The Elie Golf Club has been called 'quirky' by many players, with a periscope, taken from a wartime submarine, used by the starter to ensure that the course is clear and ready for play. Though these features do capture the attention of golfers, the traditional structure of the course is undeniable and makes for fun play.

Beyond the amazing traditional course and legendary flair, lies the history of Elie Golf Club. You can consider that as you battle a half dozen par 4 holes and the unpredictable wind of Fife, Scotland. This is links golf at its finest and overcoming the challenges of a course like Elie Golf Club is part of the fun and adventure that continues to bring players, new and old alike, to give old Elie a shot.

Location: Angus, Scotland

Course Length: 6941 yards

Established: 1839

Famously known as one of the most difficult courses in Scotland, the Carnoustie Championship Course has been home to golfers just like you for hundreds of years. This 6,941 yard, 18 hole course has been the setting for exciting rounds from golfers of both the past and present. Carnoustie has been host to the British Open no fewer than 8 times including most recently 2018's event.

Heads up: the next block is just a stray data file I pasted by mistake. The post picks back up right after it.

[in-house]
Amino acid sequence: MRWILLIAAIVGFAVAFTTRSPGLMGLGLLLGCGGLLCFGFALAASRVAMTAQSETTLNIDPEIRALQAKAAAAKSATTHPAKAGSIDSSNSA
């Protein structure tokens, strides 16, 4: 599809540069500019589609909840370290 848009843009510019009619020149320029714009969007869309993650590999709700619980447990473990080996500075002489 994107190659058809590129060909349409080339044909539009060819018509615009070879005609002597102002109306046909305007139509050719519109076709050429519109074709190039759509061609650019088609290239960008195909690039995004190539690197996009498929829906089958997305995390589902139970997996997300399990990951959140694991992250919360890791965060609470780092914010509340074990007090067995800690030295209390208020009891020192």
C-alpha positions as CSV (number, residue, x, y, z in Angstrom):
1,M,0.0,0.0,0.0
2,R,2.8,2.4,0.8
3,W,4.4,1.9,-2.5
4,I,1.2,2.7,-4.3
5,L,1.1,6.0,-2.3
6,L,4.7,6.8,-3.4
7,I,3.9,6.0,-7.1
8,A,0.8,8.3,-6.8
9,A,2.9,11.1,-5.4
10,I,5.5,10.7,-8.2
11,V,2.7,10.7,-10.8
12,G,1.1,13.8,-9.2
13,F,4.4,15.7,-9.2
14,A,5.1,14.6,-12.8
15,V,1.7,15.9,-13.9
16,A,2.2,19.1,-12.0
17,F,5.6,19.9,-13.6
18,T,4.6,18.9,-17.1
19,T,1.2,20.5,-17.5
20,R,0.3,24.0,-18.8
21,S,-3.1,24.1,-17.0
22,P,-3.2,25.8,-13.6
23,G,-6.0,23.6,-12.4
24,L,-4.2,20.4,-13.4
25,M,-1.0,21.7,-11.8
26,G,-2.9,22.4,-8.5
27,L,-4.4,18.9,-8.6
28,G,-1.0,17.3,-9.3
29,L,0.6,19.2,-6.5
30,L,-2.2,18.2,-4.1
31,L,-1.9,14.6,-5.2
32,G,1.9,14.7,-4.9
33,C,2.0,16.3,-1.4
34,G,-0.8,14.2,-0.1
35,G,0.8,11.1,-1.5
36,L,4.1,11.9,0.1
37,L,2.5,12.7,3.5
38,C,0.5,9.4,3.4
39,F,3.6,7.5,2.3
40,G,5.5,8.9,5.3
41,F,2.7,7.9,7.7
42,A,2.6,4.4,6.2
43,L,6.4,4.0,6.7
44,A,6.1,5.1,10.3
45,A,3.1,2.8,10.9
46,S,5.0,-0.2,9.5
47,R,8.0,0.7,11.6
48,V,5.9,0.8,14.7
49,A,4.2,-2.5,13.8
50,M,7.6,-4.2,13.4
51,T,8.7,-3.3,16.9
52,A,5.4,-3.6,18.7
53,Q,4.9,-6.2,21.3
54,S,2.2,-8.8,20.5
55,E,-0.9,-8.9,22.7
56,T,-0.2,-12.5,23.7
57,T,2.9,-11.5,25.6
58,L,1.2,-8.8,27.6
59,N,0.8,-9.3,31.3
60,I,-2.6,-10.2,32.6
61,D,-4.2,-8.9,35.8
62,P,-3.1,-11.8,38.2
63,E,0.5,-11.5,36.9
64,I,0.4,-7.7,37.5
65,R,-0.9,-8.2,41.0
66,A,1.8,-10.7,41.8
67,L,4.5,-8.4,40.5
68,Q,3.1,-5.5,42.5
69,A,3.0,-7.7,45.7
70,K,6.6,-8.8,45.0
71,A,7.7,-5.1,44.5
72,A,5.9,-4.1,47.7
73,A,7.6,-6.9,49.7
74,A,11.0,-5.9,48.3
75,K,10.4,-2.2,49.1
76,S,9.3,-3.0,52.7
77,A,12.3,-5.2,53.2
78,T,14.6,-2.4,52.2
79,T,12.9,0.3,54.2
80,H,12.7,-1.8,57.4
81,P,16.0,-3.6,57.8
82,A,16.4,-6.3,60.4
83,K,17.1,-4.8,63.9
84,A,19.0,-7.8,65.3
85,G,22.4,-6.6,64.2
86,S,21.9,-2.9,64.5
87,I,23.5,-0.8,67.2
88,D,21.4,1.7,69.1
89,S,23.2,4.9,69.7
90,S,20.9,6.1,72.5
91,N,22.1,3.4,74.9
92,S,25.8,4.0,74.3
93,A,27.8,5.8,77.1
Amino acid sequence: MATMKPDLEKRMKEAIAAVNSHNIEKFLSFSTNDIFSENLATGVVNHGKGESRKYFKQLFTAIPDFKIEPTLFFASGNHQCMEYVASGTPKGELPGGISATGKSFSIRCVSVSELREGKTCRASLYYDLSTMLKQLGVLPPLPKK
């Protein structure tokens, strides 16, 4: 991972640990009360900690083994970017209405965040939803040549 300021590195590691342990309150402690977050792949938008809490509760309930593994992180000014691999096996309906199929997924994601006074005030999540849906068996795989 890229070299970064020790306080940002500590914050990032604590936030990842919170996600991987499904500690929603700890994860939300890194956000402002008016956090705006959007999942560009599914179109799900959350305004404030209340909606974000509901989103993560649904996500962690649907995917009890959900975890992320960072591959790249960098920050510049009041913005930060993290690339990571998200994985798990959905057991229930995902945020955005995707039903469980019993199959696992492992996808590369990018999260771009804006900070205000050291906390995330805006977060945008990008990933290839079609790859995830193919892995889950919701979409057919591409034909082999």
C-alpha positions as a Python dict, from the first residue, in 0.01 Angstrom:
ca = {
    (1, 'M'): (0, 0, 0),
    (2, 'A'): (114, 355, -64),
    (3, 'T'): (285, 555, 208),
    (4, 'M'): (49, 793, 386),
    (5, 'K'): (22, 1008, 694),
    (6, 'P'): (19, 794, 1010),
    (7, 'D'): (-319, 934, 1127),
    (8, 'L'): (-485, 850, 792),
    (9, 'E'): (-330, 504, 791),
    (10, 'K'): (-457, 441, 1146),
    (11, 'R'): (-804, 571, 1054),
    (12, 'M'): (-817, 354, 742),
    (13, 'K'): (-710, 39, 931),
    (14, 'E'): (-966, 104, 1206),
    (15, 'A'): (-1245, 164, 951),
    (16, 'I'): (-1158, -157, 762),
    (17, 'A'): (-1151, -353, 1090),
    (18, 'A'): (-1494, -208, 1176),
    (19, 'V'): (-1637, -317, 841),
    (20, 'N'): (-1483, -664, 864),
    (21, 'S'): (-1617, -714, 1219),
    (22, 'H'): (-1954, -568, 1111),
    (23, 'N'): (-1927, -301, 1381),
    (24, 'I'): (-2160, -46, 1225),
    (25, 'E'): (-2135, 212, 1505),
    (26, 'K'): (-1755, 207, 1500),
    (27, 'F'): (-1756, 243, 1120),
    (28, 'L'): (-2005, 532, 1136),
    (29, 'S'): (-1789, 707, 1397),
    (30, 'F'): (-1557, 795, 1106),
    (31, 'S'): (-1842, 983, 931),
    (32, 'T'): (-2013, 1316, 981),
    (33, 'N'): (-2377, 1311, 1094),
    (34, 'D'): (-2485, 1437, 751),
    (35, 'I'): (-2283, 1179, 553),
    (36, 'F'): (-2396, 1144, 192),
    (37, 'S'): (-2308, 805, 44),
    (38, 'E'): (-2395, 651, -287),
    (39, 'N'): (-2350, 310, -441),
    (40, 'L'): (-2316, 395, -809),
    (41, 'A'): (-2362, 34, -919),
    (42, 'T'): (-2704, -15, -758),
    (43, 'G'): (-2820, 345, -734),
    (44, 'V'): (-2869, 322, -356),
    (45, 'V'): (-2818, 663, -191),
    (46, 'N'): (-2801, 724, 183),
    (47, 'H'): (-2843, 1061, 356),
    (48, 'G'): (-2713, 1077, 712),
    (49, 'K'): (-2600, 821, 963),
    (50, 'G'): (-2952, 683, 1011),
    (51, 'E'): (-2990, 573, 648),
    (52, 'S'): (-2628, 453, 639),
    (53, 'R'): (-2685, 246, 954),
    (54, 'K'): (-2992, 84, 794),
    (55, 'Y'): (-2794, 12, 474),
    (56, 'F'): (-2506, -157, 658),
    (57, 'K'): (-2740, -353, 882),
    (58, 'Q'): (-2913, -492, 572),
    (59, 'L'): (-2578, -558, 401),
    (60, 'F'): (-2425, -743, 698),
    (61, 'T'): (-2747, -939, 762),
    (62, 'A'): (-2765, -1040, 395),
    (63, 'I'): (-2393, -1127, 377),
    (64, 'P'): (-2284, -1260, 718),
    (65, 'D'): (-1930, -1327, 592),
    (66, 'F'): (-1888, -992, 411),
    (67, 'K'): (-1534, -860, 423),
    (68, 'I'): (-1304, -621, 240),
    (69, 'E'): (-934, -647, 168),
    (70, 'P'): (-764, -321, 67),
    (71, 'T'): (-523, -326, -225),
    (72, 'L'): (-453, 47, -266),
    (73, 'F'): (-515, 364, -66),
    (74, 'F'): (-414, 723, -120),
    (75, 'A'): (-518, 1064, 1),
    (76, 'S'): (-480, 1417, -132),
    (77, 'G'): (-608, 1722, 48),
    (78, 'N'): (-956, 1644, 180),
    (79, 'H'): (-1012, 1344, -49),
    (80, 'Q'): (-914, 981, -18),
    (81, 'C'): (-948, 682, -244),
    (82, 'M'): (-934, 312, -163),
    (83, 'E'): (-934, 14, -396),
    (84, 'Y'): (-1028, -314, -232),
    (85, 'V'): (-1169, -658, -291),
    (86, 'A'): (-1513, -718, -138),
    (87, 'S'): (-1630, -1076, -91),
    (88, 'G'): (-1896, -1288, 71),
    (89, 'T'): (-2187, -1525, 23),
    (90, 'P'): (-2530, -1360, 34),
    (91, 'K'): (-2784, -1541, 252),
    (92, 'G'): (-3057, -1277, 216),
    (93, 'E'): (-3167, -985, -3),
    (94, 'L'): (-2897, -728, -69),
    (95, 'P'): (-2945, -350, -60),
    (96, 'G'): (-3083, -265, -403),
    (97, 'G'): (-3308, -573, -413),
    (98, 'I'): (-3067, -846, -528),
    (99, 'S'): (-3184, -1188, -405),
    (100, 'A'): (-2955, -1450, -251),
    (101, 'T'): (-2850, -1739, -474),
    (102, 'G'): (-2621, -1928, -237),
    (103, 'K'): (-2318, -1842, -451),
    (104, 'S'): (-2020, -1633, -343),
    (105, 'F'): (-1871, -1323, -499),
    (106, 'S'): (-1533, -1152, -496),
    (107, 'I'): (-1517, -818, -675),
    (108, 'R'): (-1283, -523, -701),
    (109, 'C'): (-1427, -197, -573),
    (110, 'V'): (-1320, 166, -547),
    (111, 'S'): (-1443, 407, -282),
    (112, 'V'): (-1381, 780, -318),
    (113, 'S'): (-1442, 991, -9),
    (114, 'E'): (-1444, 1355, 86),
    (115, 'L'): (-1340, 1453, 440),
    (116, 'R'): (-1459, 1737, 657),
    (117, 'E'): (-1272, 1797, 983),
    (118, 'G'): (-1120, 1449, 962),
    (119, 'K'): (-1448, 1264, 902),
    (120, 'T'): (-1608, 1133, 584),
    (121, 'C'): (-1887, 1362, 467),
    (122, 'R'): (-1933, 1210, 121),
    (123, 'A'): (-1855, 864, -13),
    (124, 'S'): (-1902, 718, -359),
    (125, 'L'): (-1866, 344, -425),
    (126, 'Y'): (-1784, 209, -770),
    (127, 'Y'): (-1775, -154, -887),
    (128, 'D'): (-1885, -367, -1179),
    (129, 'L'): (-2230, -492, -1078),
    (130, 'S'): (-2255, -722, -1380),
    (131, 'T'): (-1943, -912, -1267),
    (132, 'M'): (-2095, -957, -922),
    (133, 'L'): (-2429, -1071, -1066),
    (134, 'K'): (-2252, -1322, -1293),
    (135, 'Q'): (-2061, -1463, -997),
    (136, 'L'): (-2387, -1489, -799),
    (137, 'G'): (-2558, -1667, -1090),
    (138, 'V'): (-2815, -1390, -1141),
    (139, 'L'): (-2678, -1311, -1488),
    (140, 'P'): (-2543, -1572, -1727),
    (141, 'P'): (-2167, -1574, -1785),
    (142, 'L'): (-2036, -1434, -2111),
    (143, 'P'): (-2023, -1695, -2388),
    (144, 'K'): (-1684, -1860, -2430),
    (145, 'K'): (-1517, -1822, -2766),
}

While you can't quite see the sea wall from many holes on the Carnoustie Championship Course, you'll always be aware of its presence as the winds are fairly relentless, making for challenging yet exciting play. The winds, atmosphere and history have provided fodder for golf writers and journalists that go back nearly as long as the sport itself. As you finish up on the legendary 18th hole, you'll see just why so much attention has been paid to this beautiful course in Angus, Scotland.

The Carnoustie Championship Course also features a 6th hole, widely regarded as one of the best holes in the world. The 6th hole measures in at 520 yards and is set in between two deeply imposing bunkers. Navigating the wind, distance and other measurable and non-measurable attributes of this hole is why you're traveling to play golf in the first place. Discover what the Carnoustie Championship Course is all about taking in the history of the sport, the difficulty of the course and the beauty of your surroundings as you embark on an 18 hole adventure you'll never forget.